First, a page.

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How dangerous are coal power plants?
The work by a research team from Harvard University on the possible impact on human health by the increased emissions from coal pointed out that 4,300 Vietnamese die young every year because of reasons related to coal power plants.
The researchers warned that the coal emissions in Vietnam would increase three times by 2030, which would cause 25,000 deaths every year.
The figures were put into discussion at the workshop on coal power plant development held by GreenID (Green Innovation and Development Center) representing VSEA (Vietnam Sustainable Energy Alliance) in late September 2015.
However, Ngo Duc Lam, former director of the Technique Safety Department under the Ministry of Industry and Trade (MOIT), said that it is necessary to consider the figures thoroughly, noting that these were figures released by a research team from Harvard University, which have not been verified.
Regarding the diseases such as stroke, lung cancer and cardiovascular ailments, Lam believes they mostly occur at coal mines rather than at power plants.
The workers of Vinacomin, the largest coal miner in Vietnam, for example, suffer from pneumoconiosis. That is why Vinacomin has a medical center specializing in treating the disease.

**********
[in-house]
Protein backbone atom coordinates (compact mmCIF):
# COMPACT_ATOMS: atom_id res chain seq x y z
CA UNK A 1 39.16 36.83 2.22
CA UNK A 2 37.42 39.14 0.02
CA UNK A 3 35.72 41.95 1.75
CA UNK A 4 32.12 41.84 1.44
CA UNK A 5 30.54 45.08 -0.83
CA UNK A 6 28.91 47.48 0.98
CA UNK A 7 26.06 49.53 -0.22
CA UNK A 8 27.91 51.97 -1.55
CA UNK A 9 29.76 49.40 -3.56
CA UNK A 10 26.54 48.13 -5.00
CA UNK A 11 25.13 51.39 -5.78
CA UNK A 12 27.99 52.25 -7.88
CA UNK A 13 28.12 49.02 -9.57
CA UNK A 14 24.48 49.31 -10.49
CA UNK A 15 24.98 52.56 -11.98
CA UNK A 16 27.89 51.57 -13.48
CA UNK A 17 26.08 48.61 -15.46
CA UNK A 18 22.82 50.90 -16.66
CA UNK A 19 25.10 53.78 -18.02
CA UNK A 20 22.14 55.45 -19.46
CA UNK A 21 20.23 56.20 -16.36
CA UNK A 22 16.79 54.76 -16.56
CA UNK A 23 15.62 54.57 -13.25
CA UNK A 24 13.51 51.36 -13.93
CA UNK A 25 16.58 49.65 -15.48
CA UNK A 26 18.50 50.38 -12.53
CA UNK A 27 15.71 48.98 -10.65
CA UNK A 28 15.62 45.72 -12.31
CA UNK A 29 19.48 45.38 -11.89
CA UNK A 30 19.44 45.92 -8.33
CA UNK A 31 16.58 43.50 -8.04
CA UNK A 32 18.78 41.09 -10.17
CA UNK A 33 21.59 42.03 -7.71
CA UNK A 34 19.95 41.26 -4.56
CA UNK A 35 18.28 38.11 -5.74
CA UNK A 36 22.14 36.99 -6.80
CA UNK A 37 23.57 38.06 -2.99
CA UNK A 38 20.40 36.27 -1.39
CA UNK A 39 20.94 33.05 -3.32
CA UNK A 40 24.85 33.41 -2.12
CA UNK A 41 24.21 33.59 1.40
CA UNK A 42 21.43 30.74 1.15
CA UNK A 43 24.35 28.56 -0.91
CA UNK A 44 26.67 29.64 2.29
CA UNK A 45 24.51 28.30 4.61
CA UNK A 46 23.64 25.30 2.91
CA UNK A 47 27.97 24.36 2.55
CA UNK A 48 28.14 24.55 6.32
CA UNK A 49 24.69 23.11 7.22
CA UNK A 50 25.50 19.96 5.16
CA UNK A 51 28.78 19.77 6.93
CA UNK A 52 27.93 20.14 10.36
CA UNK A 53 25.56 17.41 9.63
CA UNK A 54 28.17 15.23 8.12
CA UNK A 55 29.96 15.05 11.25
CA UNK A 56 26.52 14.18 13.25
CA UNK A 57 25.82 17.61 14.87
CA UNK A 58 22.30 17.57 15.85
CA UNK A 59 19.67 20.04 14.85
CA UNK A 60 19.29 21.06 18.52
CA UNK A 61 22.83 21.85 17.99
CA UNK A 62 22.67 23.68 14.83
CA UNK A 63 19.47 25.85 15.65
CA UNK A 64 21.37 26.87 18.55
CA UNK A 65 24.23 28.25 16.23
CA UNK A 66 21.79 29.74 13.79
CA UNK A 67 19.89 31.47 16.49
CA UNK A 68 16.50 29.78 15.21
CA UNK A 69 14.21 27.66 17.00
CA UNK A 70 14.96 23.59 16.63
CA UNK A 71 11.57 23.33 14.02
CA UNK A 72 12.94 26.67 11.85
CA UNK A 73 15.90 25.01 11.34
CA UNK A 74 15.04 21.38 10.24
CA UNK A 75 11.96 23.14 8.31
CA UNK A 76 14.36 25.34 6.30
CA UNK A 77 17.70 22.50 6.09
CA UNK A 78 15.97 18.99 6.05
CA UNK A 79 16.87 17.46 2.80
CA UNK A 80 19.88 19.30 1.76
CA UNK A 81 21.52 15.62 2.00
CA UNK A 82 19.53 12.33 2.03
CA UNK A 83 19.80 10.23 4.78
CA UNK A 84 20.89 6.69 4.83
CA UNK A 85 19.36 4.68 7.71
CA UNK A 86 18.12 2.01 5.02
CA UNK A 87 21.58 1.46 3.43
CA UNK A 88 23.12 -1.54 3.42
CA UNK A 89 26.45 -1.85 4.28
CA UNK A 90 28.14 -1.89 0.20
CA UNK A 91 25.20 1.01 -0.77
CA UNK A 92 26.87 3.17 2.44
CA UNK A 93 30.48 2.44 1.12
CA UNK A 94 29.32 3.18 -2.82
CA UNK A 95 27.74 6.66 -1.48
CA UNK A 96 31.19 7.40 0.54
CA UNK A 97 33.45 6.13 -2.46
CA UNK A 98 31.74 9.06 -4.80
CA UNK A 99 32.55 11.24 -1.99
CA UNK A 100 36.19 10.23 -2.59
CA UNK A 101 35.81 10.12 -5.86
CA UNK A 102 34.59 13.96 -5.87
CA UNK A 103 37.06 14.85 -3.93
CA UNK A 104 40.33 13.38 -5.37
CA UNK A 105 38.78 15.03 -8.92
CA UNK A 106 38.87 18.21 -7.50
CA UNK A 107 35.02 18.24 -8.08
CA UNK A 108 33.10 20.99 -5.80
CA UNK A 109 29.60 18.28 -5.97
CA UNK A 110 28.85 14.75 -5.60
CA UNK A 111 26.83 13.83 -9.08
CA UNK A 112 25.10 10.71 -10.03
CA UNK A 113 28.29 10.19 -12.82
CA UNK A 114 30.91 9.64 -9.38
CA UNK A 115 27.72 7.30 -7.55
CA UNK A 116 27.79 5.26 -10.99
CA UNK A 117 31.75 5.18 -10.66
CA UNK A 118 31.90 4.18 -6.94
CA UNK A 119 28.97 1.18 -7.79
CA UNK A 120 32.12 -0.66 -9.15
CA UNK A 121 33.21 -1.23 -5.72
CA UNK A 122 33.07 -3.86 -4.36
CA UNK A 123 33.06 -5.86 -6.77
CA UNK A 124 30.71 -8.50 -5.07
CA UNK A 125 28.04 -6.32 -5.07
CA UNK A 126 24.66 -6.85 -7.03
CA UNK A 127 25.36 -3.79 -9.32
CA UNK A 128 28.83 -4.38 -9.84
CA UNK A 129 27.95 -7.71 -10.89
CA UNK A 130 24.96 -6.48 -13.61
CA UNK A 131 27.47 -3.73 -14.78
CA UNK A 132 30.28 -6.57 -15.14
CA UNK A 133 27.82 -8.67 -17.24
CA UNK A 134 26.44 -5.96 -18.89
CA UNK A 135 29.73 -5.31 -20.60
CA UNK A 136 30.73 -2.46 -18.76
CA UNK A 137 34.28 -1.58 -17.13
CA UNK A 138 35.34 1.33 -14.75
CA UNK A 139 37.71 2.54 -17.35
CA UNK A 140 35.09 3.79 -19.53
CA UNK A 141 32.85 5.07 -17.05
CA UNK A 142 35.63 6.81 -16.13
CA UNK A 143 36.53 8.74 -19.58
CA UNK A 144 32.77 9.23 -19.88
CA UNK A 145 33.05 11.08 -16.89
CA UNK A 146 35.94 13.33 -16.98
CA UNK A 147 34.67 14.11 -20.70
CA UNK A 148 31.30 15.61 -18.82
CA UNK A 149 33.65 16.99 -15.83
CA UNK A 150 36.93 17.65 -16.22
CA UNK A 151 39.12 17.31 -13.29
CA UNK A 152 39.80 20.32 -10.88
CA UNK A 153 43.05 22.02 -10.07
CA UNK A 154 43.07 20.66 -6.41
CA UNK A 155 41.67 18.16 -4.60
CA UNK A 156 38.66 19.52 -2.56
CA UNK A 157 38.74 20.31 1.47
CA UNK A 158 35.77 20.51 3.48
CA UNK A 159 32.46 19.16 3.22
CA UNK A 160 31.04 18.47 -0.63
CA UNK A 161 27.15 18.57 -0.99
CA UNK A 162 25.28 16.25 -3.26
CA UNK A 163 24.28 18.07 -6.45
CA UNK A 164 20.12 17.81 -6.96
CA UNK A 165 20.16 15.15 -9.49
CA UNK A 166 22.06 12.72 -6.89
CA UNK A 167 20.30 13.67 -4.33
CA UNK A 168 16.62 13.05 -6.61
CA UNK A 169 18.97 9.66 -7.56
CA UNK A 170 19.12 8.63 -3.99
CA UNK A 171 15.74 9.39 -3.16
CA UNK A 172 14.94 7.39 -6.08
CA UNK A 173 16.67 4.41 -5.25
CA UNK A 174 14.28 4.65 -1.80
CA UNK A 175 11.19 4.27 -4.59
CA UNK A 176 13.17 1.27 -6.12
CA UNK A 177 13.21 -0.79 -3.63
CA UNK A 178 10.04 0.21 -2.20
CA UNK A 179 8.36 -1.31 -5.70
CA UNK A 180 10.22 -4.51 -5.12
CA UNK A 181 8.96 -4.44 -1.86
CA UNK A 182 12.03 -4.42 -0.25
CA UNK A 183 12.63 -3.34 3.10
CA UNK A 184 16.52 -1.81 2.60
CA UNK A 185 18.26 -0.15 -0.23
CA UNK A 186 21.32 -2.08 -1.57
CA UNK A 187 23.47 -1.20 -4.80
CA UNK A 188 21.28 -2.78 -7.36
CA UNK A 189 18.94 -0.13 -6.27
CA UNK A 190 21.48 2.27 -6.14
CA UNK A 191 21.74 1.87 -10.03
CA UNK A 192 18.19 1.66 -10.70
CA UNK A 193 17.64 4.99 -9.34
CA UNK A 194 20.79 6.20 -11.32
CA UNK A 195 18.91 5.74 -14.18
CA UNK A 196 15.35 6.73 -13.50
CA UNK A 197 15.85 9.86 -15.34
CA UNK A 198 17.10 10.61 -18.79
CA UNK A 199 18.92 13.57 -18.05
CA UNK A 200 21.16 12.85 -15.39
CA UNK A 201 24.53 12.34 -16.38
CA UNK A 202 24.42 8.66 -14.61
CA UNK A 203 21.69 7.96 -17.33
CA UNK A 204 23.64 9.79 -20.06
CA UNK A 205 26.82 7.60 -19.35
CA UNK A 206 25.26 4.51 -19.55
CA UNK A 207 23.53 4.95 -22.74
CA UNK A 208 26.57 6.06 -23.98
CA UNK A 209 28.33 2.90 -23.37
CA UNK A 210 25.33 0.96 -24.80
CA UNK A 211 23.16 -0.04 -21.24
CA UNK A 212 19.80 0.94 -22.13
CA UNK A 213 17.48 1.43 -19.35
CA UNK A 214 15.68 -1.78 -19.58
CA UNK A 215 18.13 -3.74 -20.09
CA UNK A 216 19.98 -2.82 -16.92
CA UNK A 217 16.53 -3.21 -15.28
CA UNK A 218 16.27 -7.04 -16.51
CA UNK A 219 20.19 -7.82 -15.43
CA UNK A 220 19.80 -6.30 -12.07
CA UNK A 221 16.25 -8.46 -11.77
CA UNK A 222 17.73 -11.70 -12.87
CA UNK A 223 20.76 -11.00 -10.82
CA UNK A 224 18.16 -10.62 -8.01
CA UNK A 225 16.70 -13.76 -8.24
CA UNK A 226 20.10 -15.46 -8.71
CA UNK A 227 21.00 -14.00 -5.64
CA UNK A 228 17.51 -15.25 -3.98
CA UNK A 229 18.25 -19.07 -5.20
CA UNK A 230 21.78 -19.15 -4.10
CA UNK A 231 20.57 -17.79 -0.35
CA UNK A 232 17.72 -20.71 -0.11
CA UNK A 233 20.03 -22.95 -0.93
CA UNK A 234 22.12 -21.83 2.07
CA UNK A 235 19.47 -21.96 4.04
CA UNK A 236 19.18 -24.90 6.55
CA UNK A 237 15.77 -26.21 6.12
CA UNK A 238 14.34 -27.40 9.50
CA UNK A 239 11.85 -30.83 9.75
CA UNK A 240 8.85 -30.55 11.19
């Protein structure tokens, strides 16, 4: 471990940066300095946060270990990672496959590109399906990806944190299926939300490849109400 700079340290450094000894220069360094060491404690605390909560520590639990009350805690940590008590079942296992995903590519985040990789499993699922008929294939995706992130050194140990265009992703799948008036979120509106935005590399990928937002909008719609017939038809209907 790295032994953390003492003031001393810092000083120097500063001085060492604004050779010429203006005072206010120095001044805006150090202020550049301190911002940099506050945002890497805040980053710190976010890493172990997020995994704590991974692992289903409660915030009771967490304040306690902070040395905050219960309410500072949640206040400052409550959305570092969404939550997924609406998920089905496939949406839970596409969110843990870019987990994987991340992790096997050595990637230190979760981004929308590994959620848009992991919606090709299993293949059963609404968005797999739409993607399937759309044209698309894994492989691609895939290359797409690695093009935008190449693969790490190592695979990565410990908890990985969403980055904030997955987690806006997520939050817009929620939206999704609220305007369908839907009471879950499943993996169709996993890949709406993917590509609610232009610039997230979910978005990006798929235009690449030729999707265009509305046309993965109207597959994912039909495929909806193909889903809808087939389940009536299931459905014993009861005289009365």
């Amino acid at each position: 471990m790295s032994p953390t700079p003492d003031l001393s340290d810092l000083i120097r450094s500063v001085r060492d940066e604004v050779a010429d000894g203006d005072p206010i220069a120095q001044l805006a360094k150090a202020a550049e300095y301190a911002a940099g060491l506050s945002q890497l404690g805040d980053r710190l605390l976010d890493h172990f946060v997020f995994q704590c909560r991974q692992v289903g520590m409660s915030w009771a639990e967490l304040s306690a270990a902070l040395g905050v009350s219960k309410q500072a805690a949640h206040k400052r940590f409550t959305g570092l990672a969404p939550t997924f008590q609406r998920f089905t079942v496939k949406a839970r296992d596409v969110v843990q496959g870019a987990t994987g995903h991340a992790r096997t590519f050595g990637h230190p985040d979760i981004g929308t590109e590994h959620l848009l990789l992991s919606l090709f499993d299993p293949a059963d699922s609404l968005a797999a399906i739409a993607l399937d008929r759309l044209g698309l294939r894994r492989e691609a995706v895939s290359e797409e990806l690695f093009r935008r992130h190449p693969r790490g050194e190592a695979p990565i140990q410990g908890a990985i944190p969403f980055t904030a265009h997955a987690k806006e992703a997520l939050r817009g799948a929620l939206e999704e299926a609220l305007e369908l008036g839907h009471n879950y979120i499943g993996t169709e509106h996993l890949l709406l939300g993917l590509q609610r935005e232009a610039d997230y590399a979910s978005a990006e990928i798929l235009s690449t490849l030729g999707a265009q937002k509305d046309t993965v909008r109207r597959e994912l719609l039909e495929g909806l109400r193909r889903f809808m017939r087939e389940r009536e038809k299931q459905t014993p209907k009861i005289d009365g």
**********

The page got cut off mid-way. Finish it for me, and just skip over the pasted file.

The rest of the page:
He also said only the people living around power plants suffer from pollution, while workers in the plants do not because exhaust fumes are emitted out of the plant.
In principle, there must be environment monitoring station located within the border of power plants and outside the plants. Meanwhile, the Technical Safety Department has a division in charge of supervising the monitoring stations.
Reminded of the ‘dust storm’ caused by the Vinh Tan 2 thermal power plant in mid-2015, he said this was just an ‘accident’.
Hundreds of people in Binh Thuan province intercepted vehicles on Highway No 1 to demonstrate their protest against pollution caused by coal residue from the Vinh Tan thermal power plant.
A movement calling for a stop to the building of more coal power plants began after the accident.
However, Lam tried to reassure the public by saying that this was just an accident, while the power plant does not cause such ‘dust storms’ with their daily operation.
“This happened at just one moment, because the dedusting system did not work. The problem was fixed after a short time,” he said.
Lam believes that modern coal power plants are not dangerous because they are equipped with electrostatic dedusting unit which allows a high efficiency of 90-99 percent.
Reference at: http://www.vietnambreakingnews.com/2015/10/how-dangerous-are-coal-power-plants/
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